Jun. 16th, 2008 10:15 pm
plonq: (Bork Bork Bork)
One of the benefits of bison is also one of the pitfalls, that is, it is generally much leaner than beef. While this makes it arguably better for you, it also makes it a little tricky to cook since most recipes assume your meat will have a higher fat content. If you are not careful you can end up with a lump of dry, flavourless meat.

Here is some farm-fresh bison, sliced thin and mixed with a small amount of soy sauce and sesame oil. It ultimately went into a stir-fry with some baby bock choy (also fresh from the farm), onion, red pepper, bean sprouts, and sliced water chestnuts, carrots and celery. You can tell that the bison did not come from the grocery store because it is not a bright orange-red like the meats you typically see in the store.


Usually when I do up a stir-fry, I cook the meat, drain it and then dump in all of the vegetables and steam it all together for a bit before I add the sauce. This time I removed the meat after it was cooked, poured off the juices, and then stir-fried the vegetables by themselves. I added some fresh oil and tossed the onions until they were just starting to turn transparent around the edges, then I dumped in the carrots and celery. Once the carrots were showing preliminary signs of cooking I tossed in sliced red pepper and water chestnuts to heat up a bit. I stirred that for about a minute and finally added the bock choi, along with a couple of tablespoons of the stir-fry sauce.

Once it had cooked down a bit I poured in the bean sprouts and covered the wok to let it all steam for a couple of minutes. I poured off the excess moisture, added the meat back to the wok and cooked it all together again for about a minute. Finally I added the rice vermicelli and the rest of the sauce. I tossed everything over high heat until it was thoroughly mixed and pronounced it done.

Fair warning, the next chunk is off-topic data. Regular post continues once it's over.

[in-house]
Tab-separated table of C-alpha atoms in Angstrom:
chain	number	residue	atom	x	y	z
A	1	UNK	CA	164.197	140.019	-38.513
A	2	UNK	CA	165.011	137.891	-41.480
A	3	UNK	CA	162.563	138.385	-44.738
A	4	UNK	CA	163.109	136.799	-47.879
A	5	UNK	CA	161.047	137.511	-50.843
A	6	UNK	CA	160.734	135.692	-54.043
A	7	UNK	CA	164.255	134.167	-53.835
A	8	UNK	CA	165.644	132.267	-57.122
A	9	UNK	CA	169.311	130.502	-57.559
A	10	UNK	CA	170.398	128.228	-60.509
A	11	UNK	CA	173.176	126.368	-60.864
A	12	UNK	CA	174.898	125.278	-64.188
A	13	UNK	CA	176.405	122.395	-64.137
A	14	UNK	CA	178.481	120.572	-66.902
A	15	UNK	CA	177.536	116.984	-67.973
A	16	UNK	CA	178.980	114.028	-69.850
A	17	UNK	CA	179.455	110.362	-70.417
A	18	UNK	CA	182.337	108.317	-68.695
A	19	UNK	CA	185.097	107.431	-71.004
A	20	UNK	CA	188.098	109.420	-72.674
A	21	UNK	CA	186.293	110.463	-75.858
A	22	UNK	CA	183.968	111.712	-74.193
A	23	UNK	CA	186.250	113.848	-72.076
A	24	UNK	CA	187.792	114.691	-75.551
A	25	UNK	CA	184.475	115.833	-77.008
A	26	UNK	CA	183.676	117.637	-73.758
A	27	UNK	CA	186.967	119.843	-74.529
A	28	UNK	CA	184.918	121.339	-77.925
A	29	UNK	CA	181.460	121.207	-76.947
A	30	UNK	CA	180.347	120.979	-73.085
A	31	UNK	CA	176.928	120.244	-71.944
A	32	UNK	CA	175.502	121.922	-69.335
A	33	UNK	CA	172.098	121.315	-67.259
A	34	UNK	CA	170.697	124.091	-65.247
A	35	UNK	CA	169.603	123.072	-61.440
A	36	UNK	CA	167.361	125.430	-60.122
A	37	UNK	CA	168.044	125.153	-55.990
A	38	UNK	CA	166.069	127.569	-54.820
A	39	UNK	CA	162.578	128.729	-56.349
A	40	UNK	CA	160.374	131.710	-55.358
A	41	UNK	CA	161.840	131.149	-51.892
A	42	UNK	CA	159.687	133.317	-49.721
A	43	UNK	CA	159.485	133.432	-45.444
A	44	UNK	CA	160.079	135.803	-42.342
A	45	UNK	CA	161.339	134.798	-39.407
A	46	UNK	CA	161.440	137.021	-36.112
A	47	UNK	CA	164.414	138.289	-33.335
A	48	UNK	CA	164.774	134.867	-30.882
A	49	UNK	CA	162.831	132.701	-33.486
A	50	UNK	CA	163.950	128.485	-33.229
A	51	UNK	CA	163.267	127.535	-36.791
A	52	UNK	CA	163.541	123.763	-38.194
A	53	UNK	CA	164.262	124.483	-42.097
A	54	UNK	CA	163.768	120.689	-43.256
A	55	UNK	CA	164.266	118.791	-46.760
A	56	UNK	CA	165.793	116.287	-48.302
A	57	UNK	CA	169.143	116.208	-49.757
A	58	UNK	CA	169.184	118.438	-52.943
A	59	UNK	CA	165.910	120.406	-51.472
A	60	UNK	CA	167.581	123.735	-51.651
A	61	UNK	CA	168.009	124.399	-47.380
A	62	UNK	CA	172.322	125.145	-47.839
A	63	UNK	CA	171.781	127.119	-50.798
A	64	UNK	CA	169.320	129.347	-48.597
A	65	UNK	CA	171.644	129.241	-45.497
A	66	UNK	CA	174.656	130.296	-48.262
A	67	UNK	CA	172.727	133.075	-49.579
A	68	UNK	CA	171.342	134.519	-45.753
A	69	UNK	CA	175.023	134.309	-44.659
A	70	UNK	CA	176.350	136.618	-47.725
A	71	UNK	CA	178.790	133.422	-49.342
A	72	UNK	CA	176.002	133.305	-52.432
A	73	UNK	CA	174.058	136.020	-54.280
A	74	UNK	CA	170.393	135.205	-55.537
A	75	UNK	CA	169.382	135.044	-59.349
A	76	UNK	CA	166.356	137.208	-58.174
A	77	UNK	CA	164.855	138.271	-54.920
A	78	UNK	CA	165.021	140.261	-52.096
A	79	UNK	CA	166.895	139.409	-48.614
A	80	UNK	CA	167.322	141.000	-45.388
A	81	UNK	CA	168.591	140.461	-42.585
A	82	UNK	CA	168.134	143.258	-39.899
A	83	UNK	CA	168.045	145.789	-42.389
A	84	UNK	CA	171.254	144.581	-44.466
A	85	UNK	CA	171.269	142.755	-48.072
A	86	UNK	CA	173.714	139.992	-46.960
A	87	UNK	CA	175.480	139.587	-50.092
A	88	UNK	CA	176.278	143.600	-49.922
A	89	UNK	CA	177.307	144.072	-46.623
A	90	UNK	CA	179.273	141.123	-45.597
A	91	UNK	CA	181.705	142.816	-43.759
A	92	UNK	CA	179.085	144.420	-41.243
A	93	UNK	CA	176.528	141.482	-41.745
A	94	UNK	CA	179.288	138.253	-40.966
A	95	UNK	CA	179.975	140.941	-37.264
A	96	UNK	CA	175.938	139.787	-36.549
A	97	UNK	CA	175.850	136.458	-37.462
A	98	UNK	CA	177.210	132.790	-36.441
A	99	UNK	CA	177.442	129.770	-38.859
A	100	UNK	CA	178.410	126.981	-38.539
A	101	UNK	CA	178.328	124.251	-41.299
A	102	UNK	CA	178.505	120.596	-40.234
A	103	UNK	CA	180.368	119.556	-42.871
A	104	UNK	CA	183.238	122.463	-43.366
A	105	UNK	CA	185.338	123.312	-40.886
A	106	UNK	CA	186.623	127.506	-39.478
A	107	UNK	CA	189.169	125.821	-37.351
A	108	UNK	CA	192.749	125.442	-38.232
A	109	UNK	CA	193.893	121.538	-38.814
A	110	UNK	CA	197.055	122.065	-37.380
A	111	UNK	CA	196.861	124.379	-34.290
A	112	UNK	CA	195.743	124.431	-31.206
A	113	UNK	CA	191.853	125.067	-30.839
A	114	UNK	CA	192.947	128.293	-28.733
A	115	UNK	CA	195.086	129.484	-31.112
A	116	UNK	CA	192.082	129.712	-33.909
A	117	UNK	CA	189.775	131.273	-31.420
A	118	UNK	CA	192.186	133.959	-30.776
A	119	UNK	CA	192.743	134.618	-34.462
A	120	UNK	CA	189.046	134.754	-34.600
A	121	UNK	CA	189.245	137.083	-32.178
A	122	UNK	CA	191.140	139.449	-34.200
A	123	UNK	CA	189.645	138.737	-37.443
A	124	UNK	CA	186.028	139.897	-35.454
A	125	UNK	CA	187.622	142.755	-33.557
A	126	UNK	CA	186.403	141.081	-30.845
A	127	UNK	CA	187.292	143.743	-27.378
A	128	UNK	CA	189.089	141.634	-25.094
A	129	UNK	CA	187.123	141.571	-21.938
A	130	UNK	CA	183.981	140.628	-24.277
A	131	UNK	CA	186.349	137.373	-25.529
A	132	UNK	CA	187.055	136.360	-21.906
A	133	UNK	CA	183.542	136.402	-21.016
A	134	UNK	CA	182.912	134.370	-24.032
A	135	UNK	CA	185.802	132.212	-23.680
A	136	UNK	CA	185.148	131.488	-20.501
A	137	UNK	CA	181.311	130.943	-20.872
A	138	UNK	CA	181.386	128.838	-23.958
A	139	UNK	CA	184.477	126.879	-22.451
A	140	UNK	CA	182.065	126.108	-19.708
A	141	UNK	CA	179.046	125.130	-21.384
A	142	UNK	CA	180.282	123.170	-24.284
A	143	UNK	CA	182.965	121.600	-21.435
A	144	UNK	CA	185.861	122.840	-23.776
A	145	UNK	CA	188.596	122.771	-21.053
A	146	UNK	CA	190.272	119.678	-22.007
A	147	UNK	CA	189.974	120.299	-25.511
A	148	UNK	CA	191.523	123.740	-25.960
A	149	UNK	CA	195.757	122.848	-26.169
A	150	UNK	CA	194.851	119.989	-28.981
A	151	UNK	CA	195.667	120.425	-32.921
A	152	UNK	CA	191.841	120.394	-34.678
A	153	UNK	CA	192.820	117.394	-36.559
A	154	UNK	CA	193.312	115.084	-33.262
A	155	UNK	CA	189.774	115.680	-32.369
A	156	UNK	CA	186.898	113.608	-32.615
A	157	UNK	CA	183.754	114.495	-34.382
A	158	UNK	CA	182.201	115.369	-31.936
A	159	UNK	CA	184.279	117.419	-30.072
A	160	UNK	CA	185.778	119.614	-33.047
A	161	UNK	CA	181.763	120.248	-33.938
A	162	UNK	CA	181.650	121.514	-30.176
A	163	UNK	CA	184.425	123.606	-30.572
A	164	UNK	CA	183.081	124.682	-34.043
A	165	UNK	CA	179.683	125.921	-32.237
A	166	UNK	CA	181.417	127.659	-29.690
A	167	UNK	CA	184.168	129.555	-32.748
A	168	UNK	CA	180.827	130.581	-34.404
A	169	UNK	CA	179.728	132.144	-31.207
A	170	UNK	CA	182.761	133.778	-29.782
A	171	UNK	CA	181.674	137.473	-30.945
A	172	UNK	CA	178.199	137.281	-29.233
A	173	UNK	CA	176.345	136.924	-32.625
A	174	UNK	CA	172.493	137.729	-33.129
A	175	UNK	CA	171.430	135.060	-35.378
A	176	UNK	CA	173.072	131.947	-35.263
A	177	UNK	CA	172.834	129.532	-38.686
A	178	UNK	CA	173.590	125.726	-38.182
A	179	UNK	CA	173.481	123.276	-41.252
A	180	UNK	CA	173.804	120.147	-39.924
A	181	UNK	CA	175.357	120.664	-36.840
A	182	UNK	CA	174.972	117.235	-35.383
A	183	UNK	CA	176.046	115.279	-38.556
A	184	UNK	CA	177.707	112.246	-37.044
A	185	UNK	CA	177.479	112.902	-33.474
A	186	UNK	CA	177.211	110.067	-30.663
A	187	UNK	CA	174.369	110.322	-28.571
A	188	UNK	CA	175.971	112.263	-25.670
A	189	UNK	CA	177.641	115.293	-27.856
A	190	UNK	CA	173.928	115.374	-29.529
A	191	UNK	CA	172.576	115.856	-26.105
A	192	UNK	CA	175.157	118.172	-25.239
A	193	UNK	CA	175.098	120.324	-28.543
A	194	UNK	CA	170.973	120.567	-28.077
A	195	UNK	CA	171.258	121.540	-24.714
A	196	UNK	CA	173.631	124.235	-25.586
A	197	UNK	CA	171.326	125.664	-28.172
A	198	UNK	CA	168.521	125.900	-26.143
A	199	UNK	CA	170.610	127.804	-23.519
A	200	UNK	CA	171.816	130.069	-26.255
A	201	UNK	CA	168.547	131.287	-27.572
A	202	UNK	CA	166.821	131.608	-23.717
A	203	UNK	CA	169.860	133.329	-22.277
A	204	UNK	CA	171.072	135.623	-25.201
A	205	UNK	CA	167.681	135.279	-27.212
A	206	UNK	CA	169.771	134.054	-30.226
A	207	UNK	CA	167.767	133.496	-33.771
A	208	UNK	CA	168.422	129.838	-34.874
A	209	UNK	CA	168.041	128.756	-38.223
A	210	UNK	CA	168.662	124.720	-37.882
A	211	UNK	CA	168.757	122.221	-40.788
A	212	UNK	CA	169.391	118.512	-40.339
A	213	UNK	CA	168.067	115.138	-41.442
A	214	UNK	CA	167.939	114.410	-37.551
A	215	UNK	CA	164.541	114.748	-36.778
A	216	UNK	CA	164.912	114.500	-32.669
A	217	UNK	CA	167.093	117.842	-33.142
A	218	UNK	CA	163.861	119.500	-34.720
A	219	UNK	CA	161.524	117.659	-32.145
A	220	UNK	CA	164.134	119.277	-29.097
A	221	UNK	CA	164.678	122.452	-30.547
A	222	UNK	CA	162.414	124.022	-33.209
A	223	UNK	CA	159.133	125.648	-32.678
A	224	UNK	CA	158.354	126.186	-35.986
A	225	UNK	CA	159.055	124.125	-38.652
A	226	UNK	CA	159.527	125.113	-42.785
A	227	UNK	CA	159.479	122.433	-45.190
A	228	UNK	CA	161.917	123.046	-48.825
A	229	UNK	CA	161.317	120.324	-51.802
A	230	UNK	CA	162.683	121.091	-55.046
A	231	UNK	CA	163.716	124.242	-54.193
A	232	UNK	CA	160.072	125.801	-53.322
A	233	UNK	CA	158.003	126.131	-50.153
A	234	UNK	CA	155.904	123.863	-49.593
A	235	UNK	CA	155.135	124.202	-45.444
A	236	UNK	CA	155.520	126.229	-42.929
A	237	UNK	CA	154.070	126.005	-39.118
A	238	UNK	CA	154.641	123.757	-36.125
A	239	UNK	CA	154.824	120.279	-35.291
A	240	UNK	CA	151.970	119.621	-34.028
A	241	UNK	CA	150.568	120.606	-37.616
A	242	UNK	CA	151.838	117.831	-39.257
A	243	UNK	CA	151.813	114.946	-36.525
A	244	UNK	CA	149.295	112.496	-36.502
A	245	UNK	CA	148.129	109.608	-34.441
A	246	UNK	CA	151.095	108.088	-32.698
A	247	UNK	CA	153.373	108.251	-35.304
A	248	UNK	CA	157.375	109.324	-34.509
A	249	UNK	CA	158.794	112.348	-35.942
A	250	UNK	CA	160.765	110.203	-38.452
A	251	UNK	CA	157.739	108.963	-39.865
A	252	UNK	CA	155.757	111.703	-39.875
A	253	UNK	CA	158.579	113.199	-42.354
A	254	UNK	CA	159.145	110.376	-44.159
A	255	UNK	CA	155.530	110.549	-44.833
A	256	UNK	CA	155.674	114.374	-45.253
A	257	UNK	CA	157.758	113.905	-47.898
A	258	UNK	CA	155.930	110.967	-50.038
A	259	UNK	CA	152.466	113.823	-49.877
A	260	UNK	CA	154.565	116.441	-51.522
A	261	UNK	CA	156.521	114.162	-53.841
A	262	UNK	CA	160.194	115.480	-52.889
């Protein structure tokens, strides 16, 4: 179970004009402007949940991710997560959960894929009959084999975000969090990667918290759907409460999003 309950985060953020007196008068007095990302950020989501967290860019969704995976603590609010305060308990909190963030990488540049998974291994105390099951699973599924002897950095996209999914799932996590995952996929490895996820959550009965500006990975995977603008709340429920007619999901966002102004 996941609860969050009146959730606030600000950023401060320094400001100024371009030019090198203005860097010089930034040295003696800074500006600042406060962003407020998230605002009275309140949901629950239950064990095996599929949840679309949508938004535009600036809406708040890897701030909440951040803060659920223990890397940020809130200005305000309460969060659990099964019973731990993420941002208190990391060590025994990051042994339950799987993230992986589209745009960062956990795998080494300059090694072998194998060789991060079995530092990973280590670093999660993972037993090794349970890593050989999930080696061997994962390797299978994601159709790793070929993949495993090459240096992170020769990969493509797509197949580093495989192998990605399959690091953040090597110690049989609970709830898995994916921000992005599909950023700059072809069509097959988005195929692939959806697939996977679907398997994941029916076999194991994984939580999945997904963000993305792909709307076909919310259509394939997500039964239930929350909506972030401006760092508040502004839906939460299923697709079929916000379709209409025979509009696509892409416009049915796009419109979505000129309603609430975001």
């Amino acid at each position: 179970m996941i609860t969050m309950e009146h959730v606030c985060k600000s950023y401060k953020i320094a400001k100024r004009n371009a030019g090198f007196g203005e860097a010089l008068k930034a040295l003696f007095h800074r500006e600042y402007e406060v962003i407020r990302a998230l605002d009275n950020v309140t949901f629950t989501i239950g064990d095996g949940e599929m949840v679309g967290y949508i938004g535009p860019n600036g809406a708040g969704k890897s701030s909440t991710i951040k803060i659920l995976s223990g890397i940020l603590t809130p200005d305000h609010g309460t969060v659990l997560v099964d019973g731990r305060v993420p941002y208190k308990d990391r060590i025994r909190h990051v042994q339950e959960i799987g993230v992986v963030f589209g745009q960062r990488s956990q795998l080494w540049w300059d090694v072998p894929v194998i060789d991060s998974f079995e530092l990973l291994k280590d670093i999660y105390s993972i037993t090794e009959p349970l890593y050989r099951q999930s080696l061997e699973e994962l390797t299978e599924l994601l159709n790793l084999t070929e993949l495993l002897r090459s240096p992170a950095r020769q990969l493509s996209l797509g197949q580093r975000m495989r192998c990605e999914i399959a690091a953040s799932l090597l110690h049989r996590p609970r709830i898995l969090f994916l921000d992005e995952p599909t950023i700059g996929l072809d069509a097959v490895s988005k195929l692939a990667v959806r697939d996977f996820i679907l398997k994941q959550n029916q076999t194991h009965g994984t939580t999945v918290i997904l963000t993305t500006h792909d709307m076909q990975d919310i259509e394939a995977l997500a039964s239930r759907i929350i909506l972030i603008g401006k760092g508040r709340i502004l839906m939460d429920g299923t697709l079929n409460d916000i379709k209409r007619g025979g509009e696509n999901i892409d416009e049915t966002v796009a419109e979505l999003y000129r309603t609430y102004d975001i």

Even though I had dumped off excess liquid more than once, the stir-fry still ended up a bit soupier than I'd have liked, but it was still pretty tasty in my humble opinion.
plonq: (Bork Bork Bork)
I used to do more of the cooking around here, but lately [ profile] atara has taken over much more of that role. She's been planning out most of the menus and delivering a wide variety of traditional and experimental recipes. Since she was working this weekend, I decided to take it up on myself to try my hand in the kitchen again. Yesterday I grabbed a recipe from a new cookbook we picked up on Friday and made a barbecued chicken with peaches. I tried an old trick of mine with the rice, where I brown it in a bit of butter and sesame oil before adding the water. The results were quite satisfying. [ profile] pierrekrahn and [ profile] dronon dropped by with gifts of salad, drinks and dessert to make the evening complete. The only thing better than experimental cooking is having willing subjects to try it on.

While I was out shopping yesterday I also picked up some pork shoulder to try yet another new recipe today. I browned some diced pork shoulder and onions in a skillet and then dumped them into the slow cooker along with some chicken broth, white wine and tomato paste. There is also some garlic, lemon zest, cracked pepper and a few other sundry spices in the blend. I don't know how it's going to turn out, but at the moment it smells very good. In about an hour I am going to stir in some honey, and some prunes that have been soaking in brandy for the past few hours. The only question now is whether we will have it over rice or couscous (I am leaning toward the latter because it is much easier to make).